Hey Dev! I love your blog and you inspired me to get into game development. I have a masters degree in psychology and some basic knowledge on game design. Could this be enough to get a job as a game designer in the industry?

Maybe? It entirely depends on what comprises “some basic knowledge on game design”. The psychology is tangentially useful, but it’s still icing unless we're  specifically hiring for a psychology consultant. Game design skills are the cake hiring managers are looking for, and those are the skills you’ll have to demonstrate in order to get hired as a game designer. If you want a job in video games, you need some kind of specialization - at least one field where you’re good enough to ship content. This can mean level design, item design, encounter design, combat design, system design, narrative design, etc. A generalist must be able to create shippable content in multiple fields.


If you want to get a job as a game designer, you need to demonstrate to the hiring manager that you can design game content. This starts by analyzing and understanding what makes existing game content good and bad, and then takes the crucial step beyond by extrapolating those skills into creating new content that provokes a new intended experience in the player. This is a lot harder than it seems from the outside; there are tons of armchair designers on various forms of social media who can spend hours picking apart game designs but lack the ability to come up with new designs that resonate with players.


A good designer can use game development tools to craft an experience for the players who engage with that content. That’s what we’re looking for when we look to hire somebody. This often means showing a good understanding of how all the little pieces fit together to form a cohesive intended experience - mechanics, visuals, timing, rewards, numbers, colors, tension, incentives, goals, teaching, and so on and so forth. A designer uses all of the pieces to build a story for players to experience. The better the designer, the more compelling and consistent the story.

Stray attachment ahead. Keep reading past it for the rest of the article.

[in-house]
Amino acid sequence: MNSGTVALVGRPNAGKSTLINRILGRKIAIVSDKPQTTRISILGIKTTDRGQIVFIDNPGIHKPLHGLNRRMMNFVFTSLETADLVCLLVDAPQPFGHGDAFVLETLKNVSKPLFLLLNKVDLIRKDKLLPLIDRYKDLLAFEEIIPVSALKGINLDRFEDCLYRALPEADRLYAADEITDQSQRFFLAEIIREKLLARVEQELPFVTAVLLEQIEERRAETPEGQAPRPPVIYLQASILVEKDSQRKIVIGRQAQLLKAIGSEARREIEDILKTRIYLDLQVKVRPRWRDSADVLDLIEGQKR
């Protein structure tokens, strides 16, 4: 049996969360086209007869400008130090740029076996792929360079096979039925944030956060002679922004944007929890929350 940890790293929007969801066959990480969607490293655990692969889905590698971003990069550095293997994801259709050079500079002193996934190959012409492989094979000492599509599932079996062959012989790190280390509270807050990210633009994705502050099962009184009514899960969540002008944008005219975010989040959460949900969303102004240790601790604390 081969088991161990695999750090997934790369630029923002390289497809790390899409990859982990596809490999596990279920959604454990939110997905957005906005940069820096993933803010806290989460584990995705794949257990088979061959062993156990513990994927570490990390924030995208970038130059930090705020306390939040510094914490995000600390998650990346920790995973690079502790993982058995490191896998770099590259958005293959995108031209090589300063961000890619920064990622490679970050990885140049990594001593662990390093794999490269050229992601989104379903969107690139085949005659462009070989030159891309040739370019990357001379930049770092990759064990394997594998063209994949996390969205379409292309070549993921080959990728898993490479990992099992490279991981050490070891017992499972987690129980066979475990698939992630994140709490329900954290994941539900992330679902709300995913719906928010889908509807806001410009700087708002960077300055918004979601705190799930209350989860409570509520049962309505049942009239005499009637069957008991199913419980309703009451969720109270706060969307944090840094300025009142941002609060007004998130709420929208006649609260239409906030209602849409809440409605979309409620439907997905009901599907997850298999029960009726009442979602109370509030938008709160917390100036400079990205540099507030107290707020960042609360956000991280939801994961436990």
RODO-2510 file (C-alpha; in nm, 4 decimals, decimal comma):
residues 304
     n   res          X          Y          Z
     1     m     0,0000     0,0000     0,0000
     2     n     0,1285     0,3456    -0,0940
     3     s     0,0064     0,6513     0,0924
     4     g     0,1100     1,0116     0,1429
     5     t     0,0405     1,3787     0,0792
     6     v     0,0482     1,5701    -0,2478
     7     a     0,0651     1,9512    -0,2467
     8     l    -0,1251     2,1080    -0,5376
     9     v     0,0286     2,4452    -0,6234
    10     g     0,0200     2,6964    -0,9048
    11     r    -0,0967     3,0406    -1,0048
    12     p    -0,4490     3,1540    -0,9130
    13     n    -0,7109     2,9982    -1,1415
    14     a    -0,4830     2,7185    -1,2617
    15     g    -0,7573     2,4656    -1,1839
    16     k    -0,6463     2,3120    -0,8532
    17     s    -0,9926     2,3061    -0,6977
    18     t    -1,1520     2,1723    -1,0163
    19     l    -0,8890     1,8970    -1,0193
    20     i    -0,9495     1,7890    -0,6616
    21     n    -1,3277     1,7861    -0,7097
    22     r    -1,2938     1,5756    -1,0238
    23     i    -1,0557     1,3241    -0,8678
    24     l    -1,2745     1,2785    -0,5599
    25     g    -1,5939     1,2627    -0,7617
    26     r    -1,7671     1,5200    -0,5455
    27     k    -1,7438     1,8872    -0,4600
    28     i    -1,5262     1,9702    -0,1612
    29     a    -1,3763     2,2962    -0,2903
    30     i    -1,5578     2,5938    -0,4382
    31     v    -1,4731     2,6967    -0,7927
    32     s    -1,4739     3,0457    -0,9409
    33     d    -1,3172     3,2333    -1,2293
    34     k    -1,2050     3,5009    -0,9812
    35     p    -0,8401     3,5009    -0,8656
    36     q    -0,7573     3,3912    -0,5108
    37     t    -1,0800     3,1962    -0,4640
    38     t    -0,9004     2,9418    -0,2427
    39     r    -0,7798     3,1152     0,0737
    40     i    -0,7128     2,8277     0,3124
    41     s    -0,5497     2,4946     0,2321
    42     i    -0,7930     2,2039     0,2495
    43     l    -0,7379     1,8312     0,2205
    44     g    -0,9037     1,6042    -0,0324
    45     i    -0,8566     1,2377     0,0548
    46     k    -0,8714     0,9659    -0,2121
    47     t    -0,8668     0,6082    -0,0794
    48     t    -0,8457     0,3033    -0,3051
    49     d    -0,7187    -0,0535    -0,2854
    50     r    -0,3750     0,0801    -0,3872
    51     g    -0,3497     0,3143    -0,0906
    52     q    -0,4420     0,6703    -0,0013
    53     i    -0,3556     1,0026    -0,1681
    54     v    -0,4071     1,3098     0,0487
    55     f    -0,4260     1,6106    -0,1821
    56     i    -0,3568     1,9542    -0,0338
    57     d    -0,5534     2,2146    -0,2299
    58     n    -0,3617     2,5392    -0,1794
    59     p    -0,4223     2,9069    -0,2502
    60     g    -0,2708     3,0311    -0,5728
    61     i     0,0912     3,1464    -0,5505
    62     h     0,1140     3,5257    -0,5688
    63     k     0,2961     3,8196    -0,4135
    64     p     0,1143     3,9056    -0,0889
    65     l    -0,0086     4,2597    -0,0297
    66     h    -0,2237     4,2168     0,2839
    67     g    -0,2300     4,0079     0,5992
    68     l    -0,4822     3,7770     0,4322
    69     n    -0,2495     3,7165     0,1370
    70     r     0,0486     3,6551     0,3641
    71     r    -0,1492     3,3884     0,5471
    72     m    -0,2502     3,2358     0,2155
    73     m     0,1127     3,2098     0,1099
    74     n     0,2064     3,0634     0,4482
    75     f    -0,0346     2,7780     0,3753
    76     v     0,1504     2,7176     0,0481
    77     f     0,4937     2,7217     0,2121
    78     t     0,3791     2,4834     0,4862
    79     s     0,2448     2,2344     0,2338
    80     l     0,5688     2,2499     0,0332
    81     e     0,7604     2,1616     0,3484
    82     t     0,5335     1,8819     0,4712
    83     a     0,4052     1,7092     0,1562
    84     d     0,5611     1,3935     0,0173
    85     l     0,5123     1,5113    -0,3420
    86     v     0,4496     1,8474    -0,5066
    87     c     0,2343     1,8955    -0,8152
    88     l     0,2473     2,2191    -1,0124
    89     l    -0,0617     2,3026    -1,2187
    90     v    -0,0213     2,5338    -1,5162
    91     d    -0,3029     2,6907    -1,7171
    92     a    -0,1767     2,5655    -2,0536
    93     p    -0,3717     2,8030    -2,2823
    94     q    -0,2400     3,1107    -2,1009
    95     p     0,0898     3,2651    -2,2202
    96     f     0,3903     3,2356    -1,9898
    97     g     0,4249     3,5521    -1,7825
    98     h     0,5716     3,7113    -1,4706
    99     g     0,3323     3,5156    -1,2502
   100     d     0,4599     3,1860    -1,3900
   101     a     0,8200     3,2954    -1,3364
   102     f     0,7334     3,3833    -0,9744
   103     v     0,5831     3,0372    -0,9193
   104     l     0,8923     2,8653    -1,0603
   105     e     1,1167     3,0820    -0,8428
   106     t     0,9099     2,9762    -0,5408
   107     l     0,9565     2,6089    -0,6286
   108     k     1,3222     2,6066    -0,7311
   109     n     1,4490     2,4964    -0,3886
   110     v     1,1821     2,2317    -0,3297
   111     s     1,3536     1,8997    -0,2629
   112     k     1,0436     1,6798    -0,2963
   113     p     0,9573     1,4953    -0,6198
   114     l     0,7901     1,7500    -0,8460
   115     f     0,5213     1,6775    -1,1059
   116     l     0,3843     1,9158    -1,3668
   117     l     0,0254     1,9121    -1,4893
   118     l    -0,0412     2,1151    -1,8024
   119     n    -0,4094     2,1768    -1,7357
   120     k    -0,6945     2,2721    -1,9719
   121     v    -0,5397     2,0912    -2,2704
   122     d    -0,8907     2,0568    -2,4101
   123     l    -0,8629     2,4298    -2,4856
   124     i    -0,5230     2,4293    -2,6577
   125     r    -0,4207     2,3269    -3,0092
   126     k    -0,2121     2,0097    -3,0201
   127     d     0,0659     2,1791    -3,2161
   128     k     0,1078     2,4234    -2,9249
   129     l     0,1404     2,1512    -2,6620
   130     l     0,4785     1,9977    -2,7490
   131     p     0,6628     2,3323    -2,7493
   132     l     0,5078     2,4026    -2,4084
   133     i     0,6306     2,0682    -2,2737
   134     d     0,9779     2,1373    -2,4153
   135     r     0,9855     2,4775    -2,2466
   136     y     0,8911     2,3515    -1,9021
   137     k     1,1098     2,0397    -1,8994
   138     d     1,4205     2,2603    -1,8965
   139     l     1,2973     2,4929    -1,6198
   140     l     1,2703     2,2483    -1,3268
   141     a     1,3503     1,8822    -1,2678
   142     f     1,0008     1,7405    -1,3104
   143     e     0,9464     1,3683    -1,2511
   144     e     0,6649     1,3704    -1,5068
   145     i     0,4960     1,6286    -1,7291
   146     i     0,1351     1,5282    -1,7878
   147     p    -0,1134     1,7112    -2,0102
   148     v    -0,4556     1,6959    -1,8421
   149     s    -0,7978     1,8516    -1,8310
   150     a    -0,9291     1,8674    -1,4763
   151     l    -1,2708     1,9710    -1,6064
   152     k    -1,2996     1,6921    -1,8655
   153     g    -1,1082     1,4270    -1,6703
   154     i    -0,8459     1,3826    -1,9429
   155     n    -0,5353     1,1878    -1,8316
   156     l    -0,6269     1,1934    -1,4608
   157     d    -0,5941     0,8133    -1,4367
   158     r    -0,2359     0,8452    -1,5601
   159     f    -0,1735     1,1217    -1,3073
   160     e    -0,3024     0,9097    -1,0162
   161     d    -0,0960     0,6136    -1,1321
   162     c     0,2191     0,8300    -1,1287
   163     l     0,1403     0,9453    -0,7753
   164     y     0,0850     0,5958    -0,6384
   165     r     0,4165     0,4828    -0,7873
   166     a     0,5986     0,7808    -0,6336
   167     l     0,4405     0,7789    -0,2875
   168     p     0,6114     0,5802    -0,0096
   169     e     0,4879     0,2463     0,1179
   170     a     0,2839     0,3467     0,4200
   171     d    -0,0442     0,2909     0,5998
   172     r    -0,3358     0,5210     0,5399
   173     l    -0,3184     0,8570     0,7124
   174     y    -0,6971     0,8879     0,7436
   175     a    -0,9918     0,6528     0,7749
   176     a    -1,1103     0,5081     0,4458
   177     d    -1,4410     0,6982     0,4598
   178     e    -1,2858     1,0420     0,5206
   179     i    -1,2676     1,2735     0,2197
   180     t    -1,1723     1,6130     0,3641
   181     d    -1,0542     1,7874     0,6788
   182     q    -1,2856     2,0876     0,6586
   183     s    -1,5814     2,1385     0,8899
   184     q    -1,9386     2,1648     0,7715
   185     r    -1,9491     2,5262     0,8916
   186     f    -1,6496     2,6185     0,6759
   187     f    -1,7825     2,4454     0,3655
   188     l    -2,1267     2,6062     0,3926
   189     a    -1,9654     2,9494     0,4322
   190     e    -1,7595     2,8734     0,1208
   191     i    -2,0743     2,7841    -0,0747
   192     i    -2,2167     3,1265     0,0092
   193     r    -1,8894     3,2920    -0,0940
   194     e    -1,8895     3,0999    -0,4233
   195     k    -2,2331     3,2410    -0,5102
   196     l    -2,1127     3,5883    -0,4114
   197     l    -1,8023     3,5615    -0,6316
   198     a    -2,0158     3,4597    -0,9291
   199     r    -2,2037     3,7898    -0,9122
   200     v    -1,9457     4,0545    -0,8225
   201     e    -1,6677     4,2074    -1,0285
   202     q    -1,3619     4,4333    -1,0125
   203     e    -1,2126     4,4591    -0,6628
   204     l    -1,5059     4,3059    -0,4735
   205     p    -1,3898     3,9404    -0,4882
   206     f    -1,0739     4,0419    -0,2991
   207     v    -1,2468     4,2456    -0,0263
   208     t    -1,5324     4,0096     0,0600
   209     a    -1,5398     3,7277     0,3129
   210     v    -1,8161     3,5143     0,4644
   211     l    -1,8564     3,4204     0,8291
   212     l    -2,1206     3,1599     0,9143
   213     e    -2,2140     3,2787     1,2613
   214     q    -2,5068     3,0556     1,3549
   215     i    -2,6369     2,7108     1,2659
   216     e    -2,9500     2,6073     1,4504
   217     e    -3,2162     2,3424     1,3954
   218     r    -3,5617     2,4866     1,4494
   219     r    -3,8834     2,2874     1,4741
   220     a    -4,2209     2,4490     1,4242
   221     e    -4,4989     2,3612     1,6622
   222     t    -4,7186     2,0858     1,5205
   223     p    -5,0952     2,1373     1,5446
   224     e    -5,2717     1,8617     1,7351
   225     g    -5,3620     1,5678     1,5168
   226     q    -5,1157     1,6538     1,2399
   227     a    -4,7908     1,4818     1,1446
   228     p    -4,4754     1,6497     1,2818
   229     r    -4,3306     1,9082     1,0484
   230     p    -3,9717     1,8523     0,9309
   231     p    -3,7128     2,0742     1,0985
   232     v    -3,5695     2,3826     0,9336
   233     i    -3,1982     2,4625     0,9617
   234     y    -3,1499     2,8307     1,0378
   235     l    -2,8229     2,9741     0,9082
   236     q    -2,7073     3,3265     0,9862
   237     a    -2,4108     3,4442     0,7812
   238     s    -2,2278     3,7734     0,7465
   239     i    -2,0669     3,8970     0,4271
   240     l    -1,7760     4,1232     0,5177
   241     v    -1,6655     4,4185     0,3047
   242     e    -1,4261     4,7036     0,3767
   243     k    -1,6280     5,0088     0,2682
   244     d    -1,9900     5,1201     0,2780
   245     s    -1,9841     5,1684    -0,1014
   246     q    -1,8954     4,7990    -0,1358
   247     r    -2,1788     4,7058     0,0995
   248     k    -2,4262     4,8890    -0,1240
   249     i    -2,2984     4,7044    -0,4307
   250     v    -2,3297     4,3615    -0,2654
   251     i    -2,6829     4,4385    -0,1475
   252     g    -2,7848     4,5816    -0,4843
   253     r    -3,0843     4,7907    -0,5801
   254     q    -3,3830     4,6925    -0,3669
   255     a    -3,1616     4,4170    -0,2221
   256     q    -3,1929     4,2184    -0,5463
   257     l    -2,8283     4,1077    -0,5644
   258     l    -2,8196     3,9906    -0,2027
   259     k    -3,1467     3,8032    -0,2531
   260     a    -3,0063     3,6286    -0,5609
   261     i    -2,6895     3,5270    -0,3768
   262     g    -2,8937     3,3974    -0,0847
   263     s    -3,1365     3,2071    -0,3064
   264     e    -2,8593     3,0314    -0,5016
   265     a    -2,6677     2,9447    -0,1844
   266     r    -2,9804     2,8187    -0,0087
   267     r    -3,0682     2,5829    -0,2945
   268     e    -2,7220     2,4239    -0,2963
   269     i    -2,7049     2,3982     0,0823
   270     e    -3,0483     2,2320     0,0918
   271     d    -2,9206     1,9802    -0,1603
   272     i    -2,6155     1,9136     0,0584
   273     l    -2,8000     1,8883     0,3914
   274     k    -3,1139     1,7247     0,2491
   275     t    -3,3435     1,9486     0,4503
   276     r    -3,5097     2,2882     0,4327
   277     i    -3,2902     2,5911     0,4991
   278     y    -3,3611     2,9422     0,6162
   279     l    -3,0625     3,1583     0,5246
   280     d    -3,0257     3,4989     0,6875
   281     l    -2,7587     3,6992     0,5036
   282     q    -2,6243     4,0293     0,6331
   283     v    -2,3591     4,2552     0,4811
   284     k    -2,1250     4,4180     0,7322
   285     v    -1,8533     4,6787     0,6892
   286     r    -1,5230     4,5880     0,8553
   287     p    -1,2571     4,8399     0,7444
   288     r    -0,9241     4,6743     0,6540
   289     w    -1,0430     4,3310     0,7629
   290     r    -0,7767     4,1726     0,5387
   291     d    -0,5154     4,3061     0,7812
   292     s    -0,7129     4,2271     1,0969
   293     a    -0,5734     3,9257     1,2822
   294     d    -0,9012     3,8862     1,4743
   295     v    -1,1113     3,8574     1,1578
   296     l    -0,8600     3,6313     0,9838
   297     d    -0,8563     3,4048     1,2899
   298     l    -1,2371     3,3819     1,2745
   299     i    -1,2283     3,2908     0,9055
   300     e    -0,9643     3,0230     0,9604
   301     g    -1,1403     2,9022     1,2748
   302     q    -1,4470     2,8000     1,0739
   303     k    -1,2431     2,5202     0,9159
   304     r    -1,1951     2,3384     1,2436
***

I always encourage game design candidate hopefuls to get their hands dirty and create game content of some kind. Make your own D&D module/campaign, create a quest using Skyrim’s creation kit, create a board game, create a card game, create a map for Portal/CS:GO/TF2/etc., Twine narrative adventure, or whatever. Create something that others can play. Then let them play it and see how it worked out. Think about what worked, what didn’t, and what you can improve. Then repeat that process until you start to get a feel for how all of the pieces fit together for a good player experience. That’s game design. Those are the kind of skills we’re looking for in a candidate. I wish you good luck.

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